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photo-eye Book Reviews: Dies Irae

Dies Irea, Photographs by Paolo Pellegrin.
Published by Contrasto, 2011.
Dies Irae
Reviewed by Joscelyn Jurich
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Paolo Pellegrin Dies Irae
Photographs by Paolo Pellegrin
Contrasto, 2011. Hardbound. 208 pp., Black & white and color images throughout, 9-3/4x12".

I felt compelled to listen to the 13th century hymn Dies Irae while looking at Paolo Pellegrin's collection of the same name. The hymn's first lines describe the apocalyptic world the listener is about to enter: Dies iræ! Dies illa/Solvet sæclum in favilla:Teste David cum Sibylla! (Day of wrath! O day of mourning! See fulfilled the prophets' warning, Heaven and earth in ashes burning!). Pellegrin brings viewers into mournful, wrathful worlds that are man and nature made: West Bank violence, the Kosovo and Iraq wars, Hurricane Katrina, the Indonesian tsunami. Only a few photographs of individuals' struggle for life in the face of personal and collective destruction – a mother and child fleeing violence, an injured Cambodian soldier being comforted by his wife -- provide a redemptive respite from an otherwise relentlessly violent, disrupted and disruptive reality.

The collection displays Pellegrin's astonishingly wide-ranging portrayals of contemporary global apocalypse: organized chronologically, it begins with his photographs of Cambodia (1998) and includes sections on Kosovo (1999-2001), Iraq (2003), Darfur (2004), Palestine / West Bank (2002-2004), New Orleans (2005), the Indonesian Tsunami (2005), Gaza (2005), Haiti (1995 -2010), Afghanistan and Lebanon (2006), Iran (2009), and concludes with Palestine / Gaza (2009). All of the photographs, save for those of Hurricane Katrina, are black and white, which Pellegrin associates with universal experience (as contrasted with the immediacy of experience, which he shoots in color.) A thoughtful and extensive interview with Pellegrin by Contrasto founder Roberto Koch concludes the collection.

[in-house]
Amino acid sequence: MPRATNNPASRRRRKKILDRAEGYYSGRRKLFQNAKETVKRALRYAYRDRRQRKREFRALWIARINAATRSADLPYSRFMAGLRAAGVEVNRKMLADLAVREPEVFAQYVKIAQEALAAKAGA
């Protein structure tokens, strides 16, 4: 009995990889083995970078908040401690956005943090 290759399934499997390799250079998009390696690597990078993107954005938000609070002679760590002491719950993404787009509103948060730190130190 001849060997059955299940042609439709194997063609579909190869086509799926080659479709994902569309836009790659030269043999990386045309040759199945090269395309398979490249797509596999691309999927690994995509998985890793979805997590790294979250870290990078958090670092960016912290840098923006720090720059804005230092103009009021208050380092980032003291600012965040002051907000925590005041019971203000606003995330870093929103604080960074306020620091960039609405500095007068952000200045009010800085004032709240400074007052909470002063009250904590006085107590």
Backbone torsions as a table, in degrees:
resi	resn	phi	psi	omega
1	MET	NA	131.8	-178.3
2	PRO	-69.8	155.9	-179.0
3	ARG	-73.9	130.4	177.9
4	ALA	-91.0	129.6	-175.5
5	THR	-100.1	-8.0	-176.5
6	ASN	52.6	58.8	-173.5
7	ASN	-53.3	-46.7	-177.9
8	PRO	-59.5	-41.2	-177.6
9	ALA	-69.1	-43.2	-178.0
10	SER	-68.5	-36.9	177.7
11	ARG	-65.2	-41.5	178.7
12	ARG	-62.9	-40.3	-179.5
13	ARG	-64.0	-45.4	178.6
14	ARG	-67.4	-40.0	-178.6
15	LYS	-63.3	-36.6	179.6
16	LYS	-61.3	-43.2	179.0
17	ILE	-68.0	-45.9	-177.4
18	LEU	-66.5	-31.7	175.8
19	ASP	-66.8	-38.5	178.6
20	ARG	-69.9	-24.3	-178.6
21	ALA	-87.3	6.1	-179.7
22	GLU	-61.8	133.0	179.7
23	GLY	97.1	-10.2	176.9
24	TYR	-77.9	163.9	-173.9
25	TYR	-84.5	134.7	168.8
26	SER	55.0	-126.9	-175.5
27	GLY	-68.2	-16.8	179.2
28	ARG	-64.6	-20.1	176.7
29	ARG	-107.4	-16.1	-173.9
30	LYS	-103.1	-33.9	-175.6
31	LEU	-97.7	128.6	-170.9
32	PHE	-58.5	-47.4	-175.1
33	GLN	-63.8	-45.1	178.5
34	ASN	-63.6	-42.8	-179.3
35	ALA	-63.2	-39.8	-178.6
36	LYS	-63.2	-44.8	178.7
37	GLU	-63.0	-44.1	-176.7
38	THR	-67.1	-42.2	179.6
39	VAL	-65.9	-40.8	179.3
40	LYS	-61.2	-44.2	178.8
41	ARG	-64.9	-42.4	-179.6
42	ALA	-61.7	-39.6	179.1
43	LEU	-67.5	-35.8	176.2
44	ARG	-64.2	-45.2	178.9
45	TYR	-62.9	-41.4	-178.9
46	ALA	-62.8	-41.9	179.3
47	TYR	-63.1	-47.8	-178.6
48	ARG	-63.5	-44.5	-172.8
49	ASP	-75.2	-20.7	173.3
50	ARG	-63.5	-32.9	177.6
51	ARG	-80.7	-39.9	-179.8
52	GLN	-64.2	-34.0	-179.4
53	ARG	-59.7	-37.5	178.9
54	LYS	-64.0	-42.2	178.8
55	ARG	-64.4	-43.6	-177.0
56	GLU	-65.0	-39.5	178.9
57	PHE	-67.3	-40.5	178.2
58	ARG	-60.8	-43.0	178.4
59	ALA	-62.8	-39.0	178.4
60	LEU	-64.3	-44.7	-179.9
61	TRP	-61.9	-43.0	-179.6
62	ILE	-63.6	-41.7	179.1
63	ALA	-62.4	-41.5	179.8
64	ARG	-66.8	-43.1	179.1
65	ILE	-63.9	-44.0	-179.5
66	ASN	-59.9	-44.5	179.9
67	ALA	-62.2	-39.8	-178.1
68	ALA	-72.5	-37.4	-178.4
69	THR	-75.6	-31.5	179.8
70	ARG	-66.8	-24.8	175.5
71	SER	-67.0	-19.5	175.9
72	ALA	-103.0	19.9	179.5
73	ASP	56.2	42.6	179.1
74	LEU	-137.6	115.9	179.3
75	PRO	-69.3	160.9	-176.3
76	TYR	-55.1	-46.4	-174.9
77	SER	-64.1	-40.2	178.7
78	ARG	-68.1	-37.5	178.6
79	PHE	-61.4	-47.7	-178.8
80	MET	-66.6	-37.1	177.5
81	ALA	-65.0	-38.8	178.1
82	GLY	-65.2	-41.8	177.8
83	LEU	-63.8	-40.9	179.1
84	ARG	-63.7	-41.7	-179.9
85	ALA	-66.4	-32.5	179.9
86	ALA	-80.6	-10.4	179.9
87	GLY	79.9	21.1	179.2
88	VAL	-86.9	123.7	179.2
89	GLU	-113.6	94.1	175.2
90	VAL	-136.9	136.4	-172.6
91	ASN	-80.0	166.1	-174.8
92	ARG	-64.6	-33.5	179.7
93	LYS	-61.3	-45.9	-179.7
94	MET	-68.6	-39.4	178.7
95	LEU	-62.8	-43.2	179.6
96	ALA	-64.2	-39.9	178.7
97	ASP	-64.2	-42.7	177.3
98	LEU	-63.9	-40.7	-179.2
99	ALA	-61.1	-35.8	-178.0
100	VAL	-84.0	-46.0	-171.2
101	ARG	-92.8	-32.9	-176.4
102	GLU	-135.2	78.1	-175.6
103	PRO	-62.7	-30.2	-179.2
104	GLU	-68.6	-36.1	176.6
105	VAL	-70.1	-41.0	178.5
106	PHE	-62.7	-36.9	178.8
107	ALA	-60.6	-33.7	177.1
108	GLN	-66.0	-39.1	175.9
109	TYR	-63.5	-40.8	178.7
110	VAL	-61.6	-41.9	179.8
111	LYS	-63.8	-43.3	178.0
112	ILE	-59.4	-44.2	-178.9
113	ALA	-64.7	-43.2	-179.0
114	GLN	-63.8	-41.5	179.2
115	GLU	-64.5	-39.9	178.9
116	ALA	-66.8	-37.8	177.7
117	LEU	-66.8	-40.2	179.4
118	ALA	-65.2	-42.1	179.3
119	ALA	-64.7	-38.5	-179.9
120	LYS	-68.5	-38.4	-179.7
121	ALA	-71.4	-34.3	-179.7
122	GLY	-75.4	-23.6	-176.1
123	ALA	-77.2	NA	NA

Dies Irae, by Paolo Pellegrin. Published by Contrasto, 2011.
Uniting these disparate times, places and contexts is what Pellegrin describes as his commitment to "a concerned photography…a humanistic photography." Even Pellegrin's photographs of spaces without people are humanizing in their emphasis on the absence of human presence: a destroyed village in Sudan, whose landscape shows only the barest remnants of human presence; the rooms of a hospital in New Orleans where a calendar, a crucifix, a page from a child's coloring book decay on the mold-speckled walls.

Dies Irae, by Paolo Pellegrin. Published by Contrasto, 2011.